This article picked by a teacher with suggested questions is part of the Financial Times free schools access programme. Details/registration here.
Edexcel: Component 4.3: The aims, role and impact of the European Union (EU) on UK government
AQA: Component 22.214.171.124: The European Union: the impact of the EU on UK politics and policymaking
Background: what you need to know
The article focuses on a seemingly intractable problem which has resulted from the Brexit process. In order to avoid a ‘hard border’ between Northern Ireland and the Irish Republic, the Johnson government agreed to checks on goods passing from Britain to Northern Ireland, effectively keeping the latter within the EU’s single market structure.
The UK government is now seeking to amend this agreement, which has caused difficulties for British trade and is also strongly opposed by the Democratic Unionist Party in Northern Ireland. As the article explains, there are limits to the willingness of the EU to compromise on its oversight of the border. Finding a solution to this issue is the challenge facing Liz Truss, the Foreign Secretary, and the EU negotiators.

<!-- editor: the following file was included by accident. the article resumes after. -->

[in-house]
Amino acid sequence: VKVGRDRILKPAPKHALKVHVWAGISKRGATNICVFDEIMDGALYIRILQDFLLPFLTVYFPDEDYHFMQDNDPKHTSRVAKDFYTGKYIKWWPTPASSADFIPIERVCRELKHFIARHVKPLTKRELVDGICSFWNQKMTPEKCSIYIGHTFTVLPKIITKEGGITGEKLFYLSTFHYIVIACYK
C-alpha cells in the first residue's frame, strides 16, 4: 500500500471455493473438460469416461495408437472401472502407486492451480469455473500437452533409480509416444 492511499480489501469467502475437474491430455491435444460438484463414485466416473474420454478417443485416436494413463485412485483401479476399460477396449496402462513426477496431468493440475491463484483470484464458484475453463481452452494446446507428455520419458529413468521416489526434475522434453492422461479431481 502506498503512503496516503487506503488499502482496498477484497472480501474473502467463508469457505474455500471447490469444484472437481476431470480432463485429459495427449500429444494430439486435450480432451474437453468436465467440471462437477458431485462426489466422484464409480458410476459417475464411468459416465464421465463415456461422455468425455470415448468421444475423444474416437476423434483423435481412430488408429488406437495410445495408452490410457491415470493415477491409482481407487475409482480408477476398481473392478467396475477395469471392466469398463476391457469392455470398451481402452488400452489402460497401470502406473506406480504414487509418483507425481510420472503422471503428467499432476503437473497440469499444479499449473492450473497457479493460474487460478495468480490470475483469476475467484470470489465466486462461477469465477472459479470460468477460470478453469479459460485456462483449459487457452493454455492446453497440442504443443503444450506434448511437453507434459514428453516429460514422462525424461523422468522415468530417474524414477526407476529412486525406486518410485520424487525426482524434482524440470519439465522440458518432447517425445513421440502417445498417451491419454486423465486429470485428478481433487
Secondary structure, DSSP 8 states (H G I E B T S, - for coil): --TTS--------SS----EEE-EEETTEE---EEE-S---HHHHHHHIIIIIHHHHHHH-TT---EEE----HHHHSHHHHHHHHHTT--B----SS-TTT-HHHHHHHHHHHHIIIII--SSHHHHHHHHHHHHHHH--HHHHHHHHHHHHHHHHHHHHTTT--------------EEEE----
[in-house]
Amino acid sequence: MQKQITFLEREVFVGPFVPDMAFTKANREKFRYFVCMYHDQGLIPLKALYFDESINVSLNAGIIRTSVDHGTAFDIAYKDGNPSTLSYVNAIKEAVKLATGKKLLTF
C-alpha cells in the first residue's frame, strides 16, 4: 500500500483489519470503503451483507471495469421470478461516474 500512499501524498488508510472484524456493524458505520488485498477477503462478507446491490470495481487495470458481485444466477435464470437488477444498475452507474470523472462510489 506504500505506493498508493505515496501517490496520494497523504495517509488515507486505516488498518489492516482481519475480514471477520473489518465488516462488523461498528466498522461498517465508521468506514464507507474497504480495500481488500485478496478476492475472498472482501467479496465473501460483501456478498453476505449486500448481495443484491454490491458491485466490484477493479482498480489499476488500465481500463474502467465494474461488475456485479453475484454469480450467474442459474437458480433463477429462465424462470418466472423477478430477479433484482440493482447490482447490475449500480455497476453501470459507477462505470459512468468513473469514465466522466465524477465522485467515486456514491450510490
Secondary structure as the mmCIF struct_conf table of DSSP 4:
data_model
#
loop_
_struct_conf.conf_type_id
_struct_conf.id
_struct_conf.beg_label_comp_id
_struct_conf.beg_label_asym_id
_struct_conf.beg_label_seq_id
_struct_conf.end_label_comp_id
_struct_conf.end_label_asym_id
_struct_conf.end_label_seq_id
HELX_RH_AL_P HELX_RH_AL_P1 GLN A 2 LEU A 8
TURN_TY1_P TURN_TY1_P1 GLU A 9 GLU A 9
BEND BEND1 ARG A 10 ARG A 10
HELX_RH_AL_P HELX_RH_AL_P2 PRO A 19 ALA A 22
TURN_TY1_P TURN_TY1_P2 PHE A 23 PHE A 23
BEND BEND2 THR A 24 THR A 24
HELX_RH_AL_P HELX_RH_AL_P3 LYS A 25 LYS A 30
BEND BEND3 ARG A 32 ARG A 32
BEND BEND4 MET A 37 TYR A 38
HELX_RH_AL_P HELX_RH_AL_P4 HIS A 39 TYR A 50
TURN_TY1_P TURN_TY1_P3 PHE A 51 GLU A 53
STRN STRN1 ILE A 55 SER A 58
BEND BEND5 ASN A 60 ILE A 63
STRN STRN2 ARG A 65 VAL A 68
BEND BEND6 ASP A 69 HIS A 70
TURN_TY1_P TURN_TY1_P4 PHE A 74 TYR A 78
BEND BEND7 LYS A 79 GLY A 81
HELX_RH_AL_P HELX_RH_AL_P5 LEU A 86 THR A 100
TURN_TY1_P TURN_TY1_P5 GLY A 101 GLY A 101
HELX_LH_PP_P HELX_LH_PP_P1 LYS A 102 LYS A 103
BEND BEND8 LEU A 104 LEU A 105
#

Click to read the article below and then answer the questions:
Depending on the examination board you are following, now answer one of the following questions.
Question in the style of AQA Politics Paper 1
Question in the style of Edexcel Politics Paper 2
Evaluate the view that withdrawal from the EU has had mainly negative consequences for UK governments.
In your answer you should draw on relevant knowledge and understanding of the study of Component 1: UK politics and core political ideas. You must consider this view and the alternative to this view in a balanced way. [30 marks]
TIP: For the Edexcel question, a relevant Component 1 topic could be Component 2: Political parties. The article mentions the pressure put on the UK government by the Democratic Unionist Party to abolish the Irish Sea border. This is a good example of how a minor party can exert significant influence over the UK political process.
Graham Goodlad, St John’s College